My compressor will not start when plugged into the electrical outlet.
Check the power at the outlet; compressors require a 120V / 15Amp unloaded circuit to start properly. Check the tank pressure gauge; if the tank is already filled with compressed air, the pressure switch (on / off switch) will not activate because the pressure is above the recycle level. Check the pressure switch (on / off switch). To turn on most units, the red button is pulled up for on, and pushed down for off.
My compressor pumps up to pressure and shuts off at the desired rating, but no air comes out of the airline to my tool. What is wrong?
The air regulator / pressure reducer has failed. Replace it with a new one. The air regulator / pressure reducer is the last item coming off the tank that the hose connects to. It has a guage attached to it that should indicate the line pressure. Often when the regulator fails, it will initially read that it has pressure, but immediately drops to zero psi as soon as the hose or the tool is hooked up.
What will happen to my compressor if I add too much oil?
Generally, no harm will come to the compressor, but oil will spray out of the dipstick in a mist. The dipstick is also a breather that allows normal back pressure to be relieved out of the crankcase. Excessive oil blowing back through the dipstick can cause damage to walls, floors, and carpeting if used indoors. It is recommended that oil lubricated compressors be used outdoors with hoses going inside whenever possible. It is normal to have some low level oil residue at the dipstick and crankcase cover even when the oil is at proper levels.
My compressor is difficult to start in cold weather. Can this be repaired?
If the compresssor works well most of the time but will not start in cold temperatures, there is most likely nothing wrong with the unit. Just like automobiles, the moving parts are a little harder to move due to contraction of the metals combined with and much more importantly, the thickening of the lubricating oils. An SAE 30 weight oil that provides excellent protection in high heat can become as thick as molasses in the winter. Synthetic oils are far less affected by temperature extremes and provide easy starting in the winter and appropriate protection in the summer. We recommend synthetic 5W-50 oil.
Does my compressor have to be on level ground when running?
If you have an oil lubricated compressor, the compressor MUST be run on level ground at all times. The oil level in the crankcase is very low at normal levels and it is spread throughout the crankcase using splash pins located on the bottom of the connecting rods. If the compressor is not level, the splash pins can not reach the oil and the compressor pump components will heat up and seize. If you own an oil free compressor, it does not have to be on level ground.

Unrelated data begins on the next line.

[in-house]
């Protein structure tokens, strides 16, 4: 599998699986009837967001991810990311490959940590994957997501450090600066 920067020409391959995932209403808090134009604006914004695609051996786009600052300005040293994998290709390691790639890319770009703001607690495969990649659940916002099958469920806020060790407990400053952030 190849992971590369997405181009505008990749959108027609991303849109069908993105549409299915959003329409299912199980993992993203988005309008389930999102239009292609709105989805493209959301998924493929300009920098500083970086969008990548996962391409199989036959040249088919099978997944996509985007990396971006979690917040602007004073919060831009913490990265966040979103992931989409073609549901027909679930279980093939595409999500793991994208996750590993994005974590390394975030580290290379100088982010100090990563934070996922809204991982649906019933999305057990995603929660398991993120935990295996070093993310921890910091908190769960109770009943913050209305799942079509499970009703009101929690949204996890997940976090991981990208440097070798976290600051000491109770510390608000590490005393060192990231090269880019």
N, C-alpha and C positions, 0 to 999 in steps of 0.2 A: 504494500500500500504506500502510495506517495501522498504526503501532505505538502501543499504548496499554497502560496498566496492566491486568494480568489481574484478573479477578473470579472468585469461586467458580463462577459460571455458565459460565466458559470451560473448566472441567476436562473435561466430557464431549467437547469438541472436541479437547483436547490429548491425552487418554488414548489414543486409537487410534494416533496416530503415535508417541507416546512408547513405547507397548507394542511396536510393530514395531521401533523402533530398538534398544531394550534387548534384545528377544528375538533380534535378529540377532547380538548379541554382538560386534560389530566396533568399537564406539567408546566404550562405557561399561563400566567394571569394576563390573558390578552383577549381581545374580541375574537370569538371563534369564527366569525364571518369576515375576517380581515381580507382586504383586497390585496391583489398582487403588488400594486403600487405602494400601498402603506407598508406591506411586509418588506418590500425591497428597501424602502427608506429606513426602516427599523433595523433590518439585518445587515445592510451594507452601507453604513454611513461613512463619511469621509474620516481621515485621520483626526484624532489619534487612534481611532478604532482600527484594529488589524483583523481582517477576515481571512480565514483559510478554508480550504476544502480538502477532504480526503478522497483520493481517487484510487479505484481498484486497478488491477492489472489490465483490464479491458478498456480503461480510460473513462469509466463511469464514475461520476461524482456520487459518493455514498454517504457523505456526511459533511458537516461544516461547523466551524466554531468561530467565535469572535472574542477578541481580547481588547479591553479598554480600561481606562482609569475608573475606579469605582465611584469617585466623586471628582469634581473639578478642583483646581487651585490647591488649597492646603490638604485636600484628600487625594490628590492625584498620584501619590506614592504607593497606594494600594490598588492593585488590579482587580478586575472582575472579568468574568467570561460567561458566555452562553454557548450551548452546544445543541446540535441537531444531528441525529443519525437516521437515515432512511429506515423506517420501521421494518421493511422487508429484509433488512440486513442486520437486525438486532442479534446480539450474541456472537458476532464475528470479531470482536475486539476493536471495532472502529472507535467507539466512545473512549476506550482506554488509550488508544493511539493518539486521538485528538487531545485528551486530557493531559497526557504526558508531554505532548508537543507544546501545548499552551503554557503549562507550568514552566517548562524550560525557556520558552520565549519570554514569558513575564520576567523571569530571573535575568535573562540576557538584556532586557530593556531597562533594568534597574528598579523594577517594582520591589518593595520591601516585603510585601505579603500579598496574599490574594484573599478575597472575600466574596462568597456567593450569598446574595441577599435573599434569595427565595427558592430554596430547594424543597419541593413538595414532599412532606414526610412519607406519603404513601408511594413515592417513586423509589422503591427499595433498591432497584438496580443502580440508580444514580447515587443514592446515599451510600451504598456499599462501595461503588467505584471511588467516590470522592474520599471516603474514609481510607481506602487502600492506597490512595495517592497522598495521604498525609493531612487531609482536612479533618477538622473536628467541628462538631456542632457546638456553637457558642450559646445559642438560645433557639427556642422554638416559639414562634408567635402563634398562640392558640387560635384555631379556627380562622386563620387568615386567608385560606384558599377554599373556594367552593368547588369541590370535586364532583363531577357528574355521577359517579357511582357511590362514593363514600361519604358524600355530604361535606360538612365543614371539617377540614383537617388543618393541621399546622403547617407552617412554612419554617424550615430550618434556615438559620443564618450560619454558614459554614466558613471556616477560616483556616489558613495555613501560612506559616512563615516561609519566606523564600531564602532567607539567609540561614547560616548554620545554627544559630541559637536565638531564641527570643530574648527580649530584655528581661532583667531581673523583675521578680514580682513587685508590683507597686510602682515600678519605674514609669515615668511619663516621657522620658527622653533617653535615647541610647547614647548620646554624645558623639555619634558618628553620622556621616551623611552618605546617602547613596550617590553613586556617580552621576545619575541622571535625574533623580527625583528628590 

My compressor does not shut off; it continues to run and pump air and the safety relief valve leaks air very loudly.
The pressure switch (on / off switch) must be adjusted or has failed. A qualified Bostitch Tecnician can determine if the switch can be adjusted or must be replaced.
How much oil does my compressor require when I change it?
Most Bostitch portable oil lubricated compressors require approximately 6 to 7 ounces of oil; however, the only positive way to know if the unit is at appropriate levels is to use the dipstick provided with the compressor. All of the dipsticks have a distinct notch or marking for the max/min. at the BOTTOM of the dipstick to measure oil levels. If you do not have a dipstick, do not use the compressor. Call Stanley-Bostitch Customer Service at 800-556-6696 with the appropriate model number and one will be sent to you.
How do I change the oil in my compressor?
Most Stanley-Bostitch compressors - portable compressors have a small drain screw at the bottom / middle of the crankcase cover. The crankcase cover is the plate that the dipstick inserts into. To drain the oil, remove the drain screw and dipstick and allow the oil to drain until the oil no longer flows. (Most Stanley-Bostitch portable compressors have approximately 6 to 7 ounces of oil so this process will not take long). Replace the drain screw (be sure not to over-tighten) and add fresh oil in the top of the crankcase at the dipstick hole. Check the oil level with the dipstick often; it is full when the oil level reaches the notched area on the dipstick. If too much oil is added, it mut be drained to proper levels.
How do I clear water that has built up in the bottom of the tank of my compressor?
All compressors have drain valves at the bottom of the air tanks. These are used both for relieving pressure from the tanks at the end of the day, and to expel the water that builds up due to normal condensation. Allow the compressor to run up to top pressure and shut off automatically. In normal conditions, you may then shut the compressor switch off and open the drain valves. The air pressure that is released will carry excess water out of the tanks. (Note: Open these valves outside; as any rust or oil buildup will be expelled as well, and can cause staining to floors or carpets.) In extreme circumstances, where a lot of water has built up, leave the compressor switch on, so that it will kick on and and continue to pump pressure until the water stops draining. You may then turn the compressor switch off.